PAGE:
Mining is probably the most vital sector to the global energy transition and the success of the much-vaunted net-zero carbon emissions by 2050 targets, but it's currently the laggard in the process.
The mining industry is largely at an inflection point as it knows its raw materials are the building blocks of the move from fossil fuels to clean energy, but it can't seem to convince the rest of world that this is the case.
The overwhelming message from miners to investors at two major mining conferences in South Africa last week is that the situation is urgent, and getting worse.
The challenges do seem pressing, given the vast volumes of copper, lithium, cobalt, nickel, zinc, manganese and graphite that will be required, and the limited plans to develop new mines to produce the metals needed.
The mining industry faces several issues that it needs to address, but still seems to be grappling with how to get its message across.
These include how to convince investors that the real action in mitigating climate change has to be at the very start of the process, namely producing raw materials, rather than at the end, namely making electric cars and things like solar panels.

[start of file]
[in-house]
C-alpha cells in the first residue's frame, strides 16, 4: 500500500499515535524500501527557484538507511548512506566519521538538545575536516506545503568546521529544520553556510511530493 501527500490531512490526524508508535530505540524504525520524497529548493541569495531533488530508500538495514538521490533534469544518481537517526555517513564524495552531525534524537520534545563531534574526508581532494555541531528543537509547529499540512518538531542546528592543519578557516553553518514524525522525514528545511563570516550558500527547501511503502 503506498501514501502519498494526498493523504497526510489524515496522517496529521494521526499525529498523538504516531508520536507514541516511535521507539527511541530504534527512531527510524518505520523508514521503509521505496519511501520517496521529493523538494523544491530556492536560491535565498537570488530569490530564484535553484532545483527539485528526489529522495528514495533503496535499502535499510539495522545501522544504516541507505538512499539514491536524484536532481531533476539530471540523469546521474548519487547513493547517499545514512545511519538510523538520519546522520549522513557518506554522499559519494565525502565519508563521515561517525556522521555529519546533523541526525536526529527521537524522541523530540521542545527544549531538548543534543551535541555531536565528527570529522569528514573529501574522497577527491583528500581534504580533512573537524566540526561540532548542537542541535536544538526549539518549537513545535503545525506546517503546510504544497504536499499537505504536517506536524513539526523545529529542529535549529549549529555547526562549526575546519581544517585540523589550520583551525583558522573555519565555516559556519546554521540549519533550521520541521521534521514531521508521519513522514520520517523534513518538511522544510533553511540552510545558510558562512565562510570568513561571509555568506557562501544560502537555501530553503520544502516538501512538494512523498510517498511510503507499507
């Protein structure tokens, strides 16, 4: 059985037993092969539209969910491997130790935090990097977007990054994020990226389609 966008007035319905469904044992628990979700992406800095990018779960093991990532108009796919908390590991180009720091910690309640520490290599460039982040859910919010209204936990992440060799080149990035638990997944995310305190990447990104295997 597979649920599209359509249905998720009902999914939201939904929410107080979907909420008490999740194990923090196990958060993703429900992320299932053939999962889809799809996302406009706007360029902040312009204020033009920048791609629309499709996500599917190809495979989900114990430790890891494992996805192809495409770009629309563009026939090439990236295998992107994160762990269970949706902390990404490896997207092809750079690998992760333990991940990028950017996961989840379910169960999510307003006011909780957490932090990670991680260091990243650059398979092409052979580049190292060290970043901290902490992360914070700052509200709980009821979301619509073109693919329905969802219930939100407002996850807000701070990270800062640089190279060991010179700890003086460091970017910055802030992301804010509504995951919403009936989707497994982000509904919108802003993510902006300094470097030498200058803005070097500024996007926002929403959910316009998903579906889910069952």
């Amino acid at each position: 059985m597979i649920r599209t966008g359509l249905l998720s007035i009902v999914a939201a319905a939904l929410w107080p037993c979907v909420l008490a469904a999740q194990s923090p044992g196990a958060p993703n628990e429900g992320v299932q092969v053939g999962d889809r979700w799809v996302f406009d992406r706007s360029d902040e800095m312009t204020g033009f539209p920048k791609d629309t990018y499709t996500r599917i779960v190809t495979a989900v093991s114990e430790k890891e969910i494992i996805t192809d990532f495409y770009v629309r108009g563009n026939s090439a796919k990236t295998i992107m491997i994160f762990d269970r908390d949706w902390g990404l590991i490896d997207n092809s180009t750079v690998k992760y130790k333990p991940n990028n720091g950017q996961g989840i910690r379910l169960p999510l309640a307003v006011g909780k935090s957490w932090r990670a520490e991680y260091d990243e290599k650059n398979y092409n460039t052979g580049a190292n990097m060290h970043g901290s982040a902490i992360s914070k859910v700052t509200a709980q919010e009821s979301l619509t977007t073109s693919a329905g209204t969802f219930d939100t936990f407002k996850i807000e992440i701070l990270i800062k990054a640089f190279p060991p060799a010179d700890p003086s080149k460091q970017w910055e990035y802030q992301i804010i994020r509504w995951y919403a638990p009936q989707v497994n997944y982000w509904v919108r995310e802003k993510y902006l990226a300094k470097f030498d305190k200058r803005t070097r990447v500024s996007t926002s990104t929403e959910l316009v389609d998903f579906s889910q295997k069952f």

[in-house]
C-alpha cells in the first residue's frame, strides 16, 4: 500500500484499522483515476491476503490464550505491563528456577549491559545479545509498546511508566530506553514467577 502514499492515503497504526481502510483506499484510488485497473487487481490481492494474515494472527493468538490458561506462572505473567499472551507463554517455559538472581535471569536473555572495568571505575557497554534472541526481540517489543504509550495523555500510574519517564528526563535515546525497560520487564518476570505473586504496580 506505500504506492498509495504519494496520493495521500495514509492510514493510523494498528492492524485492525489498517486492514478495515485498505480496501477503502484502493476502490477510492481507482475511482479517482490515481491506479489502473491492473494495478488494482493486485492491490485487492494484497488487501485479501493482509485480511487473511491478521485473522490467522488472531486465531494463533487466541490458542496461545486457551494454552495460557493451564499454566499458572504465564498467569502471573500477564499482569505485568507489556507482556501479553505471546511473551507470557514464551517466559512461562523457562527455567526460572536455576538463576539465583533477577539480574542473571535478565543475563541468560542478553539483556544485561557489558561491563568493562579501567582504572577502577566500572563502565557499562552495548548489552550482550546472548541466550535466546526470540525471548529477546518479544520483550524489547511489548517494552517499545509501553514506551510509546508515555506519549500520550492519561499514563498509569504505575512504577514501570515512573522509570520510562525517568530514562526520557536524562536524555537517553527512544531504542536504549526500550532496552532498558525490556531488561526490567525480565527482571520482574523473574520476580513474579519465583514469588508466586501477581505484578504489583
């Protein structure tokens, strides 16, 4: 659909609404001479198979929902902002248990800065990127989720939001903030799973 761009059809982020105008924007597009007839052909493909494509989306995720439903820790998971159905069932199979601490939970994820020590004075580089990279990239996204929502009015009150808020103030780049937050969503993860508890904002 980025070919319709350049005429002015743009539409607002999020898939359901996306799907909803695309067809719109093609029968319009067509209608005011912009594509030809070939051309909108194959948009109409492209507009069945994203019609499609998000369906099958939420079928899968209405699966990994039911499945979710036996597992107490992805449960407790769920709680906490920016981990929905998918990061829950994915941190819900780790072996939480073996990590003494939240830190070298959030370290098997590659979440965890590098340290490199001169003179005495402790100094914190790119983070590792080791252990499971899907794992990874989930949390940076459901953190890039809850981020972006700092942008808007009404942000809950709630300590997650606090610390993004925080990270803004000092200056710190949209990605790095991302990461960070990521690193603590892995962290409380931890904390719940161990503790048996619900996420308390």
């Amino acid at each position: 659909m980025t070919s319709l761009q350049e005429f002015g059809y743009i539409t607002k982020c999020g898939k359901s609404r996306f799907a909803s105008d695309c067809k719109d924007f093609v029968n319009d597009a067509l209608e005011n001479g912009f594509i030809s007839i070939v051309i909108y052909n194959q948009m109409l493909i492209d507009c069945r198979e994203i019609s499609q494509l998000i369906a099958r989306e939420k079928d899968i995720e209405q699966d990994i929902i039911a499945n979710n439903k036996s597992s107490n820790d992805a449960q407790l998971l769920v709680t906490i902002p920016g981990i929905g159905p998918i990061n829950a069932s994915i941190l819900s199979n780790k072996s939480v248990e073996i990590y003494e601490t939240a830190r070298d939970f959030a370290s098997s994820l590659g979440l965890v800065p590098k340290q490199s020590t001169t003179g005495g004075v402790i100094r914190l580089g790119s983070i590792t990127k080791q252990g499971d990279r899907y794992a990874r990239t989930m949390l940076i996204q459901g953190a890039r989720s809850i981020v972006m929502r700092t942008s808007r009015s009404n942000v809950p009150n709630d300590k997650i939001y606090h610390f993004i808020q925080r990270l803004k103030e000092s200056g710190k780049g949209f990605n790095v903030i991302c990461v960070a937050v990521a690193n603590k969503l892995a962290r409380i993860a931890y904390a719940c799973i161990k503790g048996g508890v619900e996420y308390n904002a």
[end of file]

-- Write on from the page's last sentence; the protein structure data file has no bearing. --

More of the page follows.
Once convinced, the battle then becomes to get investors to put capital into new mines, which are often located in challenging jurisdictions, and will take several years to return a profit.
Even if you can get that far, there are myriad development and environmental approvals to be secured, and local communities to be consulted and won over, and then transport and logistical barriers to overcome.
In other words, just because copper has traded this year at record highs above $10,000 a ton doesn't mean that building a new copper mine is necessarily an economic no-brainer.
And finally, the mining industry has to battle its largely negative image problem.
Investing in a shiny new Tesla motor car or a household battery wall unit looks far more attractive than a copper mine in Zambia or Indonesia.
Perhaps this explains why Tesla trades on a price-earnings ratio of about 106, while the world's biggest mining company BHP Group has a P/E ratio of 9.96 and peer Anglo American has one of just 5.95.
The question for the mining industry, and the broader energy transition, is how does mining reverse the current lack of interest and urgency.
Russell is a columnist for Reuters.